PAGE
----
Since our customers first started using Microsoft Copilot, we’ve been closely studying how people use it at work and what their behaviors can teach us about adopting and rolling out AI broadly—and we want to share what we’re learning with leaders who are looking to drive AI adoption with their own people. Last month, we told you about the 11-by-11 tipping point. Now, another 11-week insight: fresh data shows that after about one business quarter with Copilot, it becomes a game-changer for the majority of early-in-career employees in picking where to work. Here’s what you need to know. 

What we did: As part of our ongoing Copilot Usage in the Workplace survey, we looked at the work patterns of more than 1,000 early users. But we wanted to take a closer look at one group in particular: early-in-career employees. After all, these users will soon make up the bulk of the workforce—what can their feelings around AI today tell us about future norms? 
To start to find out, we isolated individual contributors and entry-level talent, then grouped these users by how long they had been using Copilot (less than three weeks; 3–6 weeks; 7–10 weeks; 10+ weeks). From there, we charted how likely they were to agree that having Copilot would influence their choice of employer.  

What we found: Early-in-career employees start out excited to use Copilot. They’re experimenting with their new tool, seeing what it does, and feeling a sense of delight as they explore its capabilities. Then, between three and 10 weeks in, the novelty appears to wane and we see a dip in their feelings toward Copilot. But when they get to that 11-week point, the habit really starts to take hold, and a full 54 percent say that access to Copilot would affect their choice of employer. It’s a wakeup call for every leader that rolling out AI today—and providing access and training to your early-in-career employees—will be key to attracting both current and future talent.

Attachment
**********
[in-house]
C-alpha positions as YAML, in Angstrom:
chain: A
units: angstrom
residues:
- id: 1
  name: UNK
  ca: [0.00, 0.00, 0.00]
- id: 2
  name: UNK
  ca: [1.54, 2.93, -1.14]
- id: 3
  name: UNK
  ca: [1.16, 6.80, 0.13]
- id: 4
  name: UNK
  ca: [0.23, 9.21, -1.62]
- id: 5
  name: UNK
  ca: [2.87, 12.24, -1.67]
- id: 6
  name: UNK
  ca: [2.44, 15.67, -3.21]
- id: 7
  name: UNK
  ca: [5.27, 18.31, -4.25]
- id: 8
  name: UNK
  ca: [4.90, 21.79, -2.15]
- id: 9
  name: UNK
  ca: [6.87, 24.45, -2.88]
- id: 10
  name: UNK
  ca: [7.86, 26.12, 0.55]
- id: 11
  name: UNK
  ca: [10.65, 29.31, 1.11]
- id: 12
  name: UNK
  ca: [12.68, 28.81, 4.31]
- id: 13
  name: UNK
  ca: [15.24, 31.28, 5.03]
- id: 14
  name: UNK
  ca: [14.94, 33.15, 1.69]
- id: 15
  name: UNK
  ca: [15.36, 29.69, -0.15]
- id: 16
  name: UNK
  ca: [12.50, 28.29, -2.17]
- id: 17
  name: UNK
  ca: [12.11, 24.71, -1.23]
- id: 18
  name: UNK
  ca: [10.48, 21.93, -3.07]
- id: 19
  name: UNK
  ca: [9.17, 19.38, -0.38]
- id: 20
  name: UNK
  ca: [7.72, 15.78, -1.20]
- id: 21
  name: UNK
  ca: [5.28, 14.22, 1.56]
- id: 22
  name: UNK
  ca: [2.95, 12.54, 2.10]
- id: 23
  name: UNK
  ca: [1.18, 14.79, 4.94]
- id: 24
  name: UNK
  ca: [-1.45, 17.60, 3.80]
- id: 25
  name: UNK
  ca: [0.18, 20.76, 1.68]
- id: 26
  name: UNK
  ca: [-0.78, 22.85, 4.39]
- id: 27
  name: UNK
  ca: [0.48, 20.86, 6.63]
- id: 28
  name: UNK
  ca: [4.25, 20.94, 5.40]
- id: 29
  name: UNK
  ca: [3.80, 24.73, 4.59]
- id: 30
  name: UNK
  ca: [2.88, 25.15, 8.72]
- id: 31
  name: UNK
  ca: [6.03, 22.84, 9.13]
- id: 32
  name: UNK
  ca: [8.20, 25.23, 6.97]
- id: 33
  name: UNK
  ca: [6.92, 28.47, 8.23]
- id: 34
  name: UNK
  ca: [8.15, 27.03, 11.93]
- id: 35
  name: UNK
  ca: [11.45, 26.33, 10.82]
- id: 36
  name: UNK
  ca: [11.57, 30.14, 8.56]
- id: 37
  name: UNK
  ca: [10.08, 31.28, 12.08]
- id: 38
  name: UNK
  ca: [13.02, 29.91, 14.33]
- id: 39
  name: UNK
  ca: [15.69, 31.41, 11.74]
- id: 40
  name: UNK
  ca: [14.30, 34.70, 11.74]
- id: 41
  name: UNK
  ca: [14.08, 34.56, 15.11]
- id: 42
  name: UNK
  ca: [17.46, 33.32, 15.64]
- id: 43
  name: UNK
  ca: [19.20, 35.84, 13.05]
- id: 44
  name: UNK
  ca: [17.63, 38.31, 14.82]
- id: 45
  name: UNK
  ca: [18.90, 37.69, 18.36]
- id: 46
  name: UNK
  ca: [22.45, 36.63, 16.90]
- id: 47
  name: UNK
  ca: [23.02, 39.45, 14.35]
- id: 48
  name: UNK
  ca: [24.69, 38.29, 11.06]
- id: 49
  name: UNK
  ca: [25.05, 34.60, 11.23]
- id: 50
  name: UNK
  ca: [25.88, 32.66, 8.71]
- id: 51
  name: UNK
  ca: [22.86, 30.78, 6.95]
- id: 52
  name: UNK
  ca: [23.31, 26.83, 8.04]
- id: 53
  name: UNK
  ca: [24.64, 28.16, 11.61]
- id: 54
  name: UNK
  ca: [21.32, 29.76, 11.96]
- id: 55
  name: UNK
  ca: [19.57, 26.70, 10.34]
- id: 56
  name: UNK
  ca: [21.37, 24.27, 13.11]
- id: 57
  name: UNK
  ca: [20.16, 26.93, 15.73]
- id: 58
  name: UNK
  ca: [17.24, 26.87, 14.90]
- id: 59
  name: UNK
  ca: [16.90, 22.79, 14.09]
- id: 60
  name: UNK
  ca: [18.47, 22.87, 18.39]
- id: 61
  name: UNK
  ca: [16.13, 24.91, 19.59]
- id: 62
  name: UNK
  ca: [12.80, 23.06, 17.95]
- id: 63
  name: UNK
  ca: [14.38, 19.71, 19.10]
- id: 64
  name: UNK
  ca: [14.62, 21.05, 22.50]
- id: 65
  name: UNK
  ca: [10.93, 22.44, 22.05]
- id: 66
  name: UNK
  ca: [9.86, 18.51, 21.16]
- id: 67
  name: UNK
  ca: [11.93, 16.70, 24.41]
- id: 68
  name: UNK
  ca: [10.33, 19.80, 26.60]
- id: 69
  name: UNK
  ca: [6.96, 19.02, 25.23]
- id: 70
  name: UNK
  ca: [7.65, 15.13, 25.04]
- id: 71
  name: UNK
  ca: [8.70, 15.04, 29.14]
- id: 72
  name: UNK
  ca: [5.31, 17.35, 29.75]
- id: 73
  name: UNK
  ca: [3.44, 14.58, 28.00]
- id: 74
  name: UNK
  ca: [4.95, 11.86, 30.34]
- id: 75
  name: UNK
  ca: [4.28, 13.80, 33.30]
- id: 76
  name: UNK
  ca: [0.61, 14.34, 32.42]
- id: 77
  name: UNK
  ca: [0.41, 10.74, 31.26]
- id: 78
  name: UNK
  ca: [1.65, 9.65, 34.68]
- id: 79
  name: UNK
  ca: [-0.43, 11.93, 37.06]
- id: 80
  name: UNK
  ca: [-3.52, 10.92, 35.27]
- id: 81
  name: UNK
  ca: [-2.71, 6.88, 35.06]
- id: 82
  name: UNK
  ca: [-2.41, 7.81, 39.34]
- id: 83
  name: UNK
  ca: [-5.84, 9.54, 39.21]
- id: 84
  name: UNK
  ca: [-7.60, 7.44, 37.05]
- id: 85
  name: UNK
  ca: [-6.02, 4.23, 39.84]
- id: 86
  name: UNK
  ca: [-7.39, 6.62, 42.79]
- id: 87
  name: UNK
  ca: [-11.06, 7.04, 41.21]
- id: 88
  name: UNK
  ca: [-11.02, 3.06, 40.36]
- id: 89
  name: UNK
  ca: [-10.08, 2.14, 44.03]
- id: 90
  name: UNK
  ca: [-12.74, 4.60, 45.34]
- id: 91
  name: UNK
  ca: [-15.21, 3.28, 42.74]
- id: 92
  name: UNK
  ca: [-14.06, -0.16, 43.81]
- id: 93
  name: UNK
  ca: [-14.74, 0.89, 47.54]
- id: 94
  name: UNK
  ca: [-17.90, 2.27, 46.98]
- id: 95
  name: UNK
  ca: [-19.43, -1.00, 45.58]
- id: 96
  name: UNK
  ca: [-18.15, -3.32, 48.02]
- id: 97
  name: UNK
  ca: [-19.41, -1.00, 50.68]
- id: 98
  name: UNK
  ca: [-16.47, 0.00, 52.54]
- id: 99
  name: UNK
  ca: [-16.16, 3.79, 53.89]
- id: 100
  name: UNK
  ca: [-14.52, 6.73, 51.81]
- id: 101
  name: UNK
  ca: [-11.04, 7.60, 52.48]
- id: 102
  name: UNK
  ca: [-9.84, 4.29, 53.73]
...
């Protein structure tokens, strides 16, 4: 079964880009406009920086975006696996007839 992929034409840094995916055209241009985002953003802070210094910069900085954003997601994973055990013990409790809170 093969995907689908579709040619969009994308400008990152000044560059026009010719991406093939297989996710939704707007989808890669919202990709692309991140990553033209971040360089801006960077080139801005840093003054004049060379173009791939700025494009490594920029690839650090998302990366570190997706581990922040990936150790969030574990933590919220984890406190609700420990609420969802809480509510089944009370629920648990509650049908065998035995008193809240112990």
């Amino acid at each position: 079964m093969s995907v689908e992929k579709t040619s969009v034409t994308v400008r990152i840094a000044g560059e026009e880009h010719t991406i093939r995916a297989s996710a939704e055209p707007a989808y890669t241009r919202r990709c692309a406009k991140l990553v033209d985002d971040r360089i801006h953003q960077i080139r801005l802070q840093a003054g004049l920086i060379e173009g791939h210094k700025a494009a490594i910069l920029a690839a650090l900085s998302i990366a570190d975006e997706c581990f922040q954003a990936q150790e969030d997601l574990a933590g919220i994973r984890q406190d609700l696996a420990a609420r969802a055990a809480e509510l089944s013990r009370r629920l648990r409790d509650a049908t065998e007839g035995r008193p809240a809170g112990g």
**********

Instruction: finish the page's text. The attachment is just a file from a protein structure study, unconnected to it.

Early-in-career employees are on board with Copilot

After 11 weeks, most of these workers say Copilot would influence their choice of employer.

A bar chart that shows how early-in-career employees feel about Copilot after using it for increasing amounts of time. Up to three weeks, 40% say it would influence their choice of employer. After using it for 3 to 6 weeks, 32% of them say it would influence their choice of employer. After using it for 7 to 10 weeks, 31% of them say it would influence their choice of employer. And after 11 weeks, 54% of them say that whether an organization had Copilot would influence their choice of employer. 

Survey question: “Whether an organization had Copilot would influence my choice of employer”

ICs & entry-level talent only: n-size: 232

Why it matters: Over half of young people say that a new-to-market tech could shape their job choices. That shows its growing importance—and suggests that its influence will only grow as the technology gets better. Before we know it, today’s early-in-career employees will dominate the workforce, and people will want to know that AI access and learning are available to them before they start a new job.  

We learned from our own rollout at Microsoft that AI adoption takes intentionality, experimentation, and lots of learning. As access to AI tools becomes an employer differentiator, the time to get a strategy in place is now.

Methodology: The ongoing Copilot Usage in the Workplace survey launched in September 2023. It surveys both Microsoft employees and early users of Copilot at other companies, mostly in North America and Europe. All users included in the analysis had been using Copilot for at least three weeks.

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